Local Filmmaker Brian Grimm Opens "Racial Taboo", A New Documentary On Racism In America
A new documentary produced by local filmmaker Brian Grimm is opening at City Stage for a two-night run this weekend.
Grimm has been showing Racial Taboo at civil rights museums and colleges around the southeast. But he also frequently fills up his own living room with strangers -- who typically stay for hours-long, passionate, post-film discussions.
His intention, he says, is to spark conversations about racial stereotypes held by black and white people about the other race. And as I learned after talking with Grimm, he makes liberal use of comedy in his film to defuse what can sometimes be a delicate -- and volatile -- minefield.
KG TRACK: “I watch Fox News in Detroit. They should call that show The Minority Crime Report. [laughter] I watched it for fifteen minutes and got scared of myself.”
[laughter fades out…]
RLH: That’s Kyle Grooms, a black comedian who – clearly – doesn’t shy away from talking about racial stereotypes. And that’s one of the reasons Brian Grimm uses Grooms in his documentary.
BG: When we put truth out on the table, we can shed a light on it and we can talk about it… So one of the reasons we’re bringing comedy in is to shed light on truths. The second reason we’re bringing comedy in is, frankly, race is not exactly a comfortable subject for everybody – including myself -- to talk about.
RLH: Now, just to be clear, because this is radio, you are -- how would you describe yourself?
BG: I’m a conservative guy. I’m a Republican.
RLH: And you’re a white guy.
BG: And I’m a white guy. When I looked at, historically, well, what does prejudice look like? Well, it’s white vs. black. And then, well, it’s kind of more white males. And then… it’s white males in their 50s that – oh – they look – oh – that’s me.
RLH: With that realization, Grimm launched what became a multi-year journey to make a film and broaden his understanding.
BG: In my own life I’ve had a challenge with being able to talk to black people about race. And I wondered where my fear came from. So I went to talk to a few of my liberal friends to meet some of their black friends and they didn’t have any black friends.
RLH: Grimm cites a statistic based on a Reuters / Ipsos poll. About 40 percent of white Americans and about 25 percent of non-white Americans are surrounded exclusively by friends of their own race. And, as is often the result of inquiry, Grimm learned about racial complexities that he’d never even heard of before.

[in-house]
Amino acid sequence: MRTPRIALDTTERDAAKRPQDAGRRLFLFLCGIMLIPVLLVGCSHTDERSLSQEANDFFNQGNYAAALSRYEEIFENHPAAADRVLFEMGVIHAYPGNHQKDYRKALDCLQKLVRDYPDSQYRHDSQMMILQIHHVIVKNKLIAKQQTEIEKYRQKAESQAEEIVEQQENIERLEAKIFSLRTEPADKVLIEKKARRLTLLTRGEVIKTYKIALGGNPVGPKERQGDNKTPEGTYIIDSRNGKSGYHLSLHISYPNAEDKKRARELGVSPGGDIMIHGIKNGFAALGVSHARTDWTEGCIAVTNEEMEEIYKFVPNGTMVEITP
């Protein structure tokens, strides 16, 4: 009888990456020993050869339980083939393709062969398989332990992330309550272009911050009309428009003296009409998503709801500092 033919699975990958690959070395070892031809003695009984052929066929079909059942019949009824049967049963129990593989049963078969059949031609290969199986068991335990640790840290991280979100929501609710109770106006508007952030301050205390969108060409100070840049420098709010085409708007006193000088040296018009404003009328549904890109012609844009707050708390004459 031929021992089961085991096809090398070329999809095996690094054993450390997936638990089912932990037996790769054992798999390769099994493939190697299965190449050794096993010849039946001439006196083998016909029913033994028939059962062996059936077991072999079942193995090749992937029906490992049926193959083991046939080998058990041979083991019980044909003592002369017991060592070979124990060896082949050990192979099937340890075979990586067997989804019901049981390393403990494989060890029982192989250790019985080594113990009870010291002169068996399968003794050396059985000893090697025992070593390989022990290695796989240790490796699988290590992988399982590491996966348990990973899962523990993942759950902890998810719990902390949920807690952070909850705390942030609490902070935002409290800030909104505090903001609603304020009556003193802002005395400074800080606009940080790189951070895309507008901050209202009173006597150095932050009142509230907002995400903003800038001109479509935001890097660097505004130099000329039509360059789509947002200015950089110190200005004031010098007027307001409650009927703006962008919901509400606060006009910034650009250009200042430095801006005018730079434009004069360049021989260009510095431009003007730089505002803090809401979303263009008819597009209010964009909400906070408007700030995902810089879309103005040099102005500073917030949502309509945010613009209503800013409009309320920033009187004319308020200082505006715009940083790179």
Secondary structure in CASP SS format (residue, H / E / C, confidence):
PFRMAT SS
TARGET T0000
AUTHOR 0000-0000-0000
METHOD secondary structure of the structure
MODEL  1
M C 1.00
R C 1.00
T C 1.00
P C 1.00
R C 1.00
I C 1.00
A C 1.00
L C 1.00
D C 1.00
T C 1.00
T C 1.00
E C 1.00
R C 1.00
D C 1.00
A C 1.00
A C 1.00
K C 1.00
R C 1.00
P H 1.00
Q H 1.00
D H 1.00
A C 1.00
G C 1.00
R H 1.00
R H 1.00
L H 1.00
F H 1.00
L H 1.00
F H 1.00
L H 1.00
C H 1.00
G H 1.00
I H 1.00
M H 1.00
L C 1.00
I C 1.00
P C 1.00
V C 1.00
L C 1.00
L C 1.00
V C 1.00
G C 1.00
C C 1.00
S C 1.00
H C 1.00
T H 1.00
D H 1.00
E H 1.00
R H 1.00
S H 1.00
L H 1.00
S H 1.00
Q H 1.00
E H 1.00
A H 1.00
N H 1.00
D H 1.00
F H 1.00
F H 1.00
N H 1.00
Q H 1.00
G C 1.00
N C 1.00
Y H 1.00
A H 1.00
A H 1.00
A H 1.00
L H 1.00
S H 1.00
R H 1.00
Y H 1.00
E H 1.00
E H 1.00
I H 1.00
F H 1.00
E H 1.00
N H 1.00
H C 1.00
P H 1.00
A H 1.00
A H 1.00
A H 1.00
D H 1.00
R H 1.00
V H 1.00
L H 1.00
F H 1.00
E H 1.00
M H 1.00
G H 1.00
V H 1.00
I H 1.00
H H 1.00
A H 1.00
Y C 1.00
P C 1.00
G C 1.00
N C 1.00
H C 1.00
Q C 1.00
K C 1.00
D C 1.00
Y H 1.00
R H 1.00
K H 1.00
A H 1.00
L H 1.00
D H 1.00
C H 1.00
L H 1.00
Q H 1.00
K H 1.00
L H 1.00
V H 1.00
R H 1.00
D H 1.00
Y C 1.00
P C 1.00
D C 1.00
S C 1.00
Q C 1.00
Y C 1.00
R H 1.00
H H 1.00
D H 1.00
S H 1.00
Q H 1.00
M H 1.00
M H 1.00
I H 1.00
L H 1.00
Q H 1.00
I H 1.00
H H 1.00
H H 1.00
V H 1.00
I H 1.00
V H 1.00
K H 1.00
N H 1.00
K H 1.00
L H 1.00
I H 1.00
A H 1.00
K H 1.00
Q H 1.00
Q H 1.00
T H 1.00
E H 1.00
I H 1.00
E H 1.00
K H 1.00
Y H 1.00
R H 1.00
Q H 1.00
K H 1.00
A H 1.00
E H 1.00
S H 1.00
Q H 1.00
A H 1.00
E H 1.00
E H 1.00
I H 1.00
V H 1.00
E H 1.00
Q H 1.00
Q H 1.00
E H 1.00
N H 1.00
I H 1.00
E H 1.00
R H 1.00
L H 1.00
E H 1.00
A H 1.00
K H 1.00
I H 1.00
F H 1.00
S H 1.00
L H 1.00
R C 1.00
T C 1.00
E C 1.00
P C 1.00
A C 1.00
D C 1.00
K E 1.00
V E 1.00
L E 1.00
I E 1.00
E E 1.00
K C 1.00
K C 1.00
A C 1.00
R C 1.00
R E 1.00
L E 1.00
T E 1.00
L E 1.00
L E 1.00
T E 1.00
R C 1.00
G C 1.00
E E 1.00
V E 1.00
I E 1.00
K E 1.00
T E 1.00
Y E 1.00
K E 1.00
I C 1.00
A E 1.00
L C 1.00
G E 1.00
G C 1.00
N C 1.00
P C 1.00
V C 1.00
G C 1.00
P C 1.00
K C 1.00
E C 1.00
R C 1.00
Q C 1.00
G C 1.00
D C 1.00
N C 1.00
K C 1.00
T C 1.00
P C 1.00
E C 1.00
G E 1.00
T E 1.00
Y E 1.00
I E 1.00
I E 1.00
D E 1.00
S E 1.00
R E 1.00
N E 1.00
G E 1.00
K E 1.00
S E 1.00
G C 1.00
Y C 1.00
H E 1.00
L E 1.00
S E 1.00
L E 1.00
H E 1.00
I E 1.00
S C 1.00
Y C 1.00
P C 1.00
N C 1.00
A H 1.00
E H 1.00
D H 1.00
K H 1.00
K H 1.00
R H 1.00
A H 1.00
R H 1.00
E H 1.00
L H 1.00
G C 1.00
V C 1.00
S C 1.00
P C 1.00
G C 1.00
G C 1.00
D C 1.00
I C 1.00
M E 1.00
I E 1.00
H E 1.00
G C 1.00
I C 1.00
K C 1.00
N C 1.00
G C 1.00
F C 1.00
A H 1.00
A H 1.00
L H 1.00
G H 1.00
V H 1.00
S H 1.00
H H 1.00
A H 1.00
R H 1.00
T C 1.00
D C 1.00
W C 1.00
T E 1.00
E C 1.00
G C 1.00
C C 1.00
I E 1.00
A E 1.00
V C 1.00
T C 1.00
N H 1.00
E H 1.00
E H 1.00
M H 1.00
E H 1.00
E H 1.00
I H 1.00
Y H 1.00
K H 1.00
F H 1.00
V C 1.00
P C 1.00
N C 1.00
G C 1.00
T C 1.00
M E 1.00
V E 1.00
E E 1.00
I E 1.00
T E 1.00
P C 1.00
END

BG: I remember the first time I was sitting in a car with a big black gentleman who asked me – he said, ‘Are you prejudiced?’. And I looked at him and I said, ‘I gotta be honest here,’ and it lasted forever. And I looked at him and I said sheepishly, ‘Yes. Yes, I am.’ And he looked at me with this big grin and he said, ‘Yeah, me too.’ I learned at that point that it’s okay to be honest.
I’m aware of a lot more things like white privilege. There is a definite bias… if a black person goes into a store and goes shopping, they are followed. I go into a store. That never even occurs to me because it never happens.
RLH: And you use the term “white privilege”. There are going to be a lot of white listeners that have never heard that term before, don’t really know what it means… or if they have heard it, they take issue with it. What do you see as white privilege?
BG: It’s not something you can see. It’s not houses or cars. It’s not that kind of privilege. It’s the privilege of not having to think about so many things when you go to a store, when you go into a bank. It’s all those things that you don’t experience because you are a person of color.
RLH: Other questions haunted Grimm, too. Why is black unemployment historically double white unemployment? What will happen to the black community if a recession worsens? And why didn’t he learn about key parts of African-American history in school?
BG: At the end of the civil war, there was a period of reconstruction during which there were several civil rights bills passed through 1875, roughly. And what we saw after that period is a series of those things being taken away primarily by the Supreme Court – or new laws being passed primarily to restrict voting rights. I saw this response to actual freedoms so once voting in the black community goes up – the number of laws to restrict it increases. So there was a privilege and then it was taken away. And I never saw that cycle taught in any history class that I remember.
RLH: Grimm says he wants more people to see the film who can influence public policy today.
BG: I think people that are making legislation really do not have an understanding of what’s going on in the black community… In many cases the people who are making the decisions about all of our lives really do not understand or know all of the lives that they’re affecting.
This Friday’s showing of Racial Taboo will feature a post-film discussion led by a panel that includes Wilmington Mayor Bill Saffo, the leaders of both the Republican and Democratic parties of New Hanover County, District Attorney Ben David, and Deborah Maxwell, President of New Hanover County’s NAACP chapter.
For more information on the film or to get tickets, visit the website: